My oldest daughter participates once a month in a Catholic girls' club with other homechooled girls about her age where they meet to learn about a saint who embodies a certain virtue, then they do a craft, eat lunch and play for a bit. Last month was my month to
suffer the hazing host the meeting, teach the lesson and prepare the craft.
The problem was that I hated all the craft options in the teacher's book. As some of you may remember, not too long ago the kids and I were studying Fra Angelico and made pictures of saints. Why not make an "icon?"
I realize that writing a real icon requires years of training, fasting, prayer and some artistic talent, but creating a picture of the saint some what in the style of an icon is an achievable goal for little kids.
Although not everyone is a renovator with a garage full of building supplies, we happened to have a lot of MDF left over from our upstairs trim work. (Yes, I would rather have used real wood for both the trim upstairs and this project, but budgets sometimes reign supreme.) We also have a lot of paint sitting in the basement waiting for a purpose. The golden yellow paint that the previous owner had used for the living room fit well with my plans. I suppose any color could have worked, but gold is often used as the background color on icons, because they are little windows to heaven.
Next, we needed an image for the younger girls. Our group ranges in age from barely 5 up to 10. While the older girls might like to draw their own picture, I knew most of the younger ones would prefer to color. The only problem was that our saint of the day The Blessed Mary of the Incarnation isn't one you run across all the time, so I had to draw my own picture (which I grant permission for all to use for educational purposes). Although she doesn't have The Blessed Mary of the Incarnation, I highly recommend Charlotte's collection of coloring pages, if you are looking for someone else.
Once I had the wood painted and the picture drawn, I also typed up a sheet with The Blessed Mary's name and the Bible verse the girls were supposed to memorize. I also cut out aluminum foil circles for use as halos. And then I compiled a packet for each girl with a block of painted wood, a coloring picture, a blank pre-sized paper if they wished to draw their own picture, an foil circle and the memory verse.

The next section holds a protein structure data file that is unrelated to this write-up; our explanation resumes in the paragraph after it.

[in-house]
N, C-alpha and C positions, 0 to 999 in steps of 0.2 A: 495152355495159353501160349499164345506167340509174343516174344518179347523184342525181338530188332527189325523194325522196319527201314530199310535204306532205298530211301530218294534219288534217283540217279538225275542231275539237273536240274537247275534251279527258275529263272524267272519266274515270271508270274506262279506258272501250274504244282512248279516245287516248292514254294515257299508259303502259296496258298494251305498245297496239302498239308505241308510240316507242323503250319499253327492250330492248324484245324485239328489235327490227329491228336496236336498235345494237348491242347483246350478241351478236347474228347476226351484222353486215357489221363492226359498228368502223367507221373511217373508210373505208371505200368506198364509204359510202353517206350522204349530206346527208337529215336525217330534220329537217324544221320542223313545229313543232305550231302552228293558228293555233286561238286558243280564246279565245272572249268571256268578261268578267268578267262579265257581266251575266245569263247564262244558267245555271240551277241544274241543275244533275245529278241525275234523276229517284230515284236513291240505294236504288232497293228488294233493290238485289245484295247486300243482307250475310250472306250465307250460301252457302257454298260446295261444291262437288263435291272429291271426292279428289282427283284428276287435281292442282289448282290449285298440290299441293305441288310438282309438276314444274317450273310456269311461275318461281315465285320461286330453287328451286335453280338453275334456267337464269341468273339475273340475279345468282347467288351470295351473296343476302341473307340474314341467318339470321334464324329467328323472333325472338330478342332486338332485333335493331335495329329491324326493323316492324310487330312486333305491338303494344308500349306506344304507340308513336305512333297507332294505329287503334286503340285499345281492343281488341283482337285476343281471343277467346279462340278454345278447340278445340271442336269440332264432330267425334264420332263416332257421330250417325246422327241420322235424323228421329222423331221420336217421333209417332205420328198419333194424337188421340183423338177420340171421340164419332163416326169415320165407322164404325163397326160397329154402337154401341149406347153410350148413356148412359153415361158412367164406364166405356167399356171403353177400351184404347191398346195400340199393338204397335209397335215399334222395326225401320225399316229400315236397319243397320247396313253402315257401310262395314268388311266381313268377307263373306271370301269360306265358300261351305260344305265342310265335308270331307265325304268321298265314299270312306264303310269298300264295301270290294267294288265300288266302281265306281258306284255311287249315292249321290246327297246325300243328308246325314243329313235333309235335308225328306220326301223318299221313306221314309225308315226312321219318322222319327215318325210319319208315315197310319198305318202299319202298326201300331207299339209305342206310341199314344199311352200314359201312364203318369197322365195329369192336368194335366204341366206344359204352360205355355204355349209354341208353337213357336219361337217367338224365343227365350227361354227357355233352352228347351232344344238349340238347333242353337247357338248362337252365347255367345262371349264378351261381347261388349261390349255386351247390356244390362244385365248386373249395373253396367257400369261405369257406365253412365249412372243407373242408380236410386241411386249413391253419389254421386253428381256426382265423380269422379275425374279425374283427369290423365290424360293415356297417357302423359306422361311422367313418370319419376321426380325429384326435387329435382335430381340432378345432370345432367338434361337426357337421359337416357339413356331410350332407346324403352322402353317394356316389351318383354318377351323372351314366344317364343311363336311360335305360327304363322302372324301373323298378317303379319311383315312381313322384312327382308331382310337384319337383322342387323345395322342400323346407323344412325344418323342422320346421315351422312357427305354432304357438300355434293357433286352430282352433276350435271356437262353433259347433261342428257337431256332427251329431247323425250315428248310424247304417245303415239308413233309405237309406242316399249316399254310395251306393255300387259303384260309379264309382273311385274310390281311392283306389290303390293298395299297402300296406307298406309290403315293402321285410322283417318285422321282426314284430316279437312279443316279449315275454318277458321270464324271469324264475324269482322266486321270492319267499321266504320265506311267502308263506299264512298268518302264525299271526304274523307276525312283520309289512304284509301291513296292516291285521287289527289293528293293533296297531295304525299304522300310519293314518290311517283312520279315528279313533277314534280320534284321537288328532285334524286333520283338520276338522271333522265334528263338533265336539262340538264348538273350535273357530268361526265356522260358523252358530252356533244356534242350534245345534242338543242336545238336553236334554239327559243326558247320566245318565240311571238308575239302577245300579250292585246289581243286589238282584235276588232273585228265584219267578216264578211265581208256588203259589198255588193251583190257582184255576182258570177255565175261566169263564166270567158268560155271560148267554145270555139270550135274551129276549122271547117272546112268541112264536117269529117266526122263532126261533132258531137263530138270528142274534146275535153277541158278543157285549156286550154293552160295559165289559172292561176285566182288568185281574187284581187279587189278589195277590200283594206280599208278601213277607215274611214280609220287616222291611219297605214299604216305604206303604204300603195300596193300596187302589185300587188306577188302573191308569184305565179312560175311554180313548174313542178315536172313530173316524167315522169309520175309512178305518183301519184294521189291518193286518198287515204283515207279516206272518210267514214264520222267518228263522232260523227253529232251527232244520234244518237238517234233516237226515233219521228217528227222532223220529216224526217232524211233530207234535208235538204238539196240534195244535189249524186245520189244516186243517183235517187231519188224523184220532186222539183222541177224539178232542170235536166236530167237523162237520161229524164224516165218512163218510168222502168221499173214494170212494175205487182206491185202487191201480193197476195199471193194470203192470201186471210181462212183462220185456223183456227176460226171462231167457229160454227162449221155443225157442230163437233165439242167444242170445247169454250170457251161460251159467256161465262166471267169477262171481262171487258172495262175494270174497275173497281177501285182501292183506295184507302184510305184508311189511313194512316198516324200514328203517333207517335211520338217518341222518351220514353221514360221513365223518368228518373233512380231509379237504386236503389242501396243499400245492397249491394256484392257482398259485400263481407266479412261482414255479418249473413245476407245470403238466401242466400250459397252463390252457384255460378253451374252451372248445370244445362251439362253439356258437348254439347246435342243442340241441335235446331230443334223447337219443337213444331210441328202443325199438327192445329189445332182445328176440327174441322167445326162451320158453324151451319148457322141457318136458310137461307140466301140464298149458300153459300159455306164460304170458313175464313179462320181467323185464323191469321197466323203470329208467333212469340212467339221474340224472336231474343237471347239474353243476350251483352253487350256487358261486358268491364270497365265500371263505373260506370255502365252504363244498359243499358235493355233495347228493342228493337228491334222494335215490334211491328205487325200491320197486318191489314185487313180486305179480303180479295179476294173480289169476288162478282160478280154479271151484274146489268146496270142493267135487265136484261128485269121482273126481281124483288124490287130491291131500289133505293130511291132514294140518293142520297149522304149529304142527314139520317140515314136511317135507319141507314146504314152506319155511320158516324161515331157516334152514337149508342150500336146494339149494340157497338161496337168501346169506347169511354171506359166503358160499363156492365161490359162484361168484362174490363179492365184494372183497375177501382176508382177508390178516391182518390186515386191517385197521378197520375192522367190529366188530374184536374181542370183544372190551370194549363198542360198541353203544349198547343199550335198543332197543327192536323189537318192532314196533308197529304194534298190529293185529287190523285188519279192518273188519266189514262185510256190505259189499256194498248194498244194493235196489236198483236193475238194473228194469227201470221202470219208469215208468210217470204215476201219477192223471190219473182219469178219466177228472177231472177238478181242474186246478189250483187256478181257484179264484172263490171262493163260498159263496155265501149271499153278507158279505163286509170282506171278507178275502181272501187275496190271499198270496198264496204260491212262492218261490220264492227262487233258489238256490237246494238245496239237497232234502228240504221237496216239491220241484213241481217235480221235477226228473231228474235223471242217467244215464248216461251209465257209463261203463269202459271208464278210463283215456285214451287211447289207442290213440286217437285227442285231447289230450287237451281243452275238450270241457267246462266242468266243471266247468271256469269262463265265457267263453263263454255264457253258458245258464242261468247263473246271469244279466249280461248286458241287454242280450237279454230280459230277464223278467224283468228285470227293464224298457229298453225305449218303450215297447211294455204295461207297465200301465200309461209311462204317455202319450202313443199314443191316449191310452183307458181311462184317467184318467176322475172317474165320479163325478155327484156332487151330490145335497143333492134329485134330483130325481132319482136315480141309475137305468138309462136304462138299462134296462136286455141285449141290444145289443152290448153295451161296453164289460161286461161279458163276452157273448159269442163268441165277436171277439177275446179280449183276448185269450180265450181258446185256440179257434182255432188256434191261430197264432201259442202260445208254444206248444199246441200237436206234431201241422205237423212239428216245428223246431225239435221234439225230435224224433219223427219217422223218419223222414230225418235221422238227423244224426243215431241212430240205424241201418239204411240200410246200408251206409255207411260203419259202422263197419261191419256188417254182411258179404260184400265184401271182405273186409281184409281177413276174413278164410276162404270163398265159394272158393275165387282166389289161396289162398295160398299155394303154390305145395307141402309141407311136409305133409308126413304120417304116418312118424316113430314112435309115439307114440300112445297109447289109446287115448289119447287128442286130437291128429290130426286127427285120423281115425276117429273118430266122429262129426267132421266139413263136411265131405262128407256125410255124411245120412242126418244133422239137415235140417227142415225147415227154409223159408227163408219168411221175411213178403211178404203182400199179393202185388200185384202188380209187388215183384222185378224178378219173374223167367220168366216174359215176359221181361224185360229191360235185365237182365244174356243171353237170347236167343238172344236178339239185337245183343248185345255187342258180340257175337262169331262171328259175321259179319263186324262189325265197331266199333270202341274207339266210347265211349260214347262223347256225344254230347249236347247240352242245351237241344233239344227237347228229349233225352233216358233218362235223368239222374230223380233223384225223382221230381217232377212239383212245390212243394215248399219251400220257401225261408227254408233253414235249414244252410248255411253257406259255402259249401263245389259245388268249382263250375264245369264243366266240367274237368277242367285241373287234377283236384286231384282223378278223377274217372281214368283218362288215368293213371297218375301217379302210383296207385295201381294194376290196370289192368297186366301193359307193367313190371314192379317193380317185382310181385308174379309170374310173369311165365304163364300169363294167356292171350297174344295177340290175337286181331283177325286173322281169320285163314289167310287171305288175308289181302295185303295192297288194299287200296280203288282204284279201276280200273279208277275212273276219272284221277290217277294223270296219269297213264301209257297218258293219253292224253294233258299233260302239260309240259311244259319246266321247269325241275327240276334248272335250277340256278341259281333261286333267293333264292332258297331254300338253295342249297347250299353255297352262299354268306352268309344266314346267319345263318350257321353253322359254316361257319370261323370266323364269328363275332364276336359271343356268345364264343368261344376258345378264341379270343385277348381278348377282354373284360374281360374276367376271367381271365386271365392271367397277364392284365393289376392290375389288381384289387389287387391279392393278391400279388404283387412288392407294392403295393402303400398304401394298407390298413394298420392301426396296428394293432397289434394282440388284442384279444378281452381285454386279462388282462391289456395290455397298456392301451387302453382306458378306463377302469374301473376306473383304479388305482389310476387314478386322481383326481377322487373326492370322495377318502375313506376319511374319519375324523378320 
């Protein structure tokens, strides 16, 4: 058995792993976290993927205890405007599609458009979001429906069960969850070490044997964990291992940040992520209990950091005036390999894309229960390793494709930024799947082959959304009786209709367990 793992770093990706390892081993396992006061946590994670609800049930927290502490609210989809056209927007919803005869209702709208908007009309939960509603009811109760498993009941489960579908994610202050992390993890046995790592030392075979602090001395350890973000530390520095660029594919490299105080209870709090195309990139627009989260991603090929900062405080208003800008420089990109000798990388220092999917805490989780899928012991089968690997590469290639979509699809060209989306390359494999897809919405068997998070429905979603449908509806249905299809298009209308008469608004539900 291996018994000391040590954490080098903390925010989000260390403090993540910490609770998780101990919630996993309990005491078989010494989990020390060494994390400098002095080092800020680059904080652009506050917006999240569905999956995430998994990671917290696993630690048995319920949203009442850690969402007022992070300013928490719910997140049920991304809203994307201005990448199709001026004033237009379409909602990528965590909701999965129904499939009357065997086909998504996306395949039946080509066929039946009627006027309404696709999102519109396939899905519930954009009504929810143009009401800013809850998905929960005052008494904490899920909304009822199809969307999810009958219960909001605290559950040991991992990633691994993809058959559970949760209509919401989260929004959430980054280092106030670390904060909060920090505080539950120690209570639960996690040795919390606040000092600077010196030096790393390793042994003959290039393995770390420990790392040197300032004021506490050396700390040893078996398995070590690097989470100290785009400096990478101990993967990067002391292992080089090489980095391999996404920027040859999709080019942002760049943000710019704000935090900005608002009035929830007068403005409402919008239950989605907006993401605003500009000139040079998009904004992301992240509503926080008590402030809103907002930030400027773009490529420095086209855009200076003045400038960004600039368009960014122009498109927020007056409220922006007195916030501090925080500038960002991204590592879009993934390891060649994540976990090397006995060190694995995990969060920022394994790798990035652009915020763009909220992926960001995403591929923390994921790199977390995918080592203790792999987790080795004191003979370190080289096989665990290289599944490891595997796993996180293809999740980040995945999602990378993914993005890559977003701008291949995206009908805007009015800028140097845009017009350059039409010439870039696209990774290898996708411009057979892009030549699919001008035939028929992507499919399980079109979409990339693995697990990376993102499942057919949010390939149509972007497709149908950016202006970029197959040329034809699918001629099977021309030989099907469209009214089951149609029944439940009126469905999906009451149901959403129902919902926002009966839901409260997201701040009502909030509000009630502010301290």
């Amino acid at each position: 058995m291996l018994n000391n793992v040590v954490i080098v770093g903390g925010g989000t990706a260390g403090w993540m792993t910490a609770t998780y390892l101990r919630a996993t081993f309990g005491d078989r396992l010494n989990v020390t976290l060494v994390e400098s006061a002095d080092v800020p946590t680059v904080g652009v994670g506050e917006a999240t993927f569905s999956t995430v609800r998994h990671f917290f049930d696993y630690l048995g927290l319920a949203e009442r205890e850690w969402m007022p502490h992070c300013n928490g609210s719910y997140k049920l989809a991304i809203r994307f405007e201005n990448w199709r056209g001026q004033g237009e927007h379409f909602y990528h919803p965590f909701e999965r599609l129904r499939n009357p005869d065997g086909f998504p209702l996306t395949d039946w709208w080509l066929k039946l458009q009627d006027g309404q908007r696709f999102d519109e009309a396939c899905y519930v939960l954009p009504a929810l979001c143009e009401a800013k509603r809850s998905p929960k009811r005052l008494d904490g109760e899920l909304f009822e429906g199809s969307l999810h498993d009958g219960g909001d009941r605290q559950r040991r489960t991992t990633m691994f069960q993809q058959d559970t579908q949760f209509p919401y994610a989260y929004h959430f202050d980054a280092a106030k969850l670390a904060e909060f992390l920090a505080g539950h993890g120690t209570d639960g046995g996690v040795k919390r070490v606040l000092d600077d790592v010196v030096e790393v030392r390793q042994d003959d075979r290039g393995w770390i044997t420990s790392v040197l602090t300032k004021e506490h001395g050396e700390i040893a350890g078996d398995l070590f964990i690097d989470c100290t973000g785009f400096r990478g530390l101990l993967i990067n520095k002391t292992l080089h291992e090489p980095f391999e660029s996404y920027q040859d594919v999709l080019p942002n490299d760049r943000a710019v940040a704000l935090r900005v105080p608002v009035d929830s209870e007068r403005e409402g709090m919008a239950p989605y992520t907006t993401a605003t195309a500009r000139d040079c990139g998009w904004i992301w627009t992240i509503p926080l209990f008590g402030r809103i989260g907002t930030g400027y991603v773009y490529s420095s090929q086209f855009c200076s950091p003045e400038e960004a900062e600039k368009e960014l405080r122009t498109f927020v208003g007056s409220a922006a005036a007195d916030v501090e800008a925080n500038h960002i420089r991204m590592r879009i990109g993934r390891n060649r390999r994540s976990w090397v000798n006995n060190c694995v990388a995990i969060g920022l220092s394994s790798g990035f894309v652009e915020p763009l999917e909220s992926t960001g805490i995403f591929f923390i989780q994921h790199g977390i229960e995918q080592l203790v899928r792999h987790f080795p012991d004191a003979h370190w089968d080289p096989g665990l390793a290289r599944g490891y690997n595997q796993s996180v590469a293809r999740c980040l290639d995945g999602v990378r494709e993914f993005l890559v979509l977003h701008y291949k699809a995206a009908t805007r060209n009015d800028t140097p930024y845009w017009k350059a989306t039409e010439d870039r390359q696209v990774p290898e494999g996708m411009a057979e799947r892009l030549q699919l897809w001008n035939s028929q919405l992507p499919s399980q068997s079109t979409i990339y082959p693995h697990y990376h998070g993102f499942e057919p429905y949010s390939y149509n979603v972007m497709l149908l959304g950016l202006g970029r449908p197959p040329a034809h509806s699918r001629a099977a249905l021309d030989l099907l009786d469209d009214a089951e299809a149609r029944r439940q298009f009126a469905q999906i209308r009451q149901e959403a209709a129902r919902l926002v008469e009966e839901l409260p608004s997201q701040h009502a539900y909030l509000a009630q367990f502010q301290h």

When we'd finished the lesson portion, I told the girls we were making icons. Which none of them had heard of. So we had an impromptu art lesson and then moved on to the art making. With all the girls crowded around the dining room table, we got out the colored pencils, colored, cut and glued. Some of the younger girls may have given the Blessed Mary green skin and Carmelites have never been clothed in such colorful habits before, but the final result was a pleasing reminder of the lesson for each girl to take home.
May 01, 2009
Ride That Potty Train
Babies that wake in the night. Dogs with intestinal problems in the middle of the night. It does tend to keep me sleepy.
However, the thing that is keeping me most busy for the past two days is the two year old. He is, as he puts it, "riding the potty train."
I've known the day was coming. He's been telling me when he needed a change for quite some time and the other day I found him lying on the ground trying to change his own diaper. When he came to me and told me he wanted "to sit on the potty train" and I realized that he had control over making things happen, I knew it was time.
I hate potty training. With the four year old, I waited until she came down wearing underwear and pronounced herself trained (she was about 2.5 at the time). This two year old is not quite so easy. He never tells me when he needs to go, just after the fact. But as long as I stay trained and take him frequently, he's going willingly enough. A long sit and Richard Scarry book is all it takes to get it all done.
Maybe all the connections will be made soon and I won't have to be running him to the bathroom every 30 minutes just to make sure.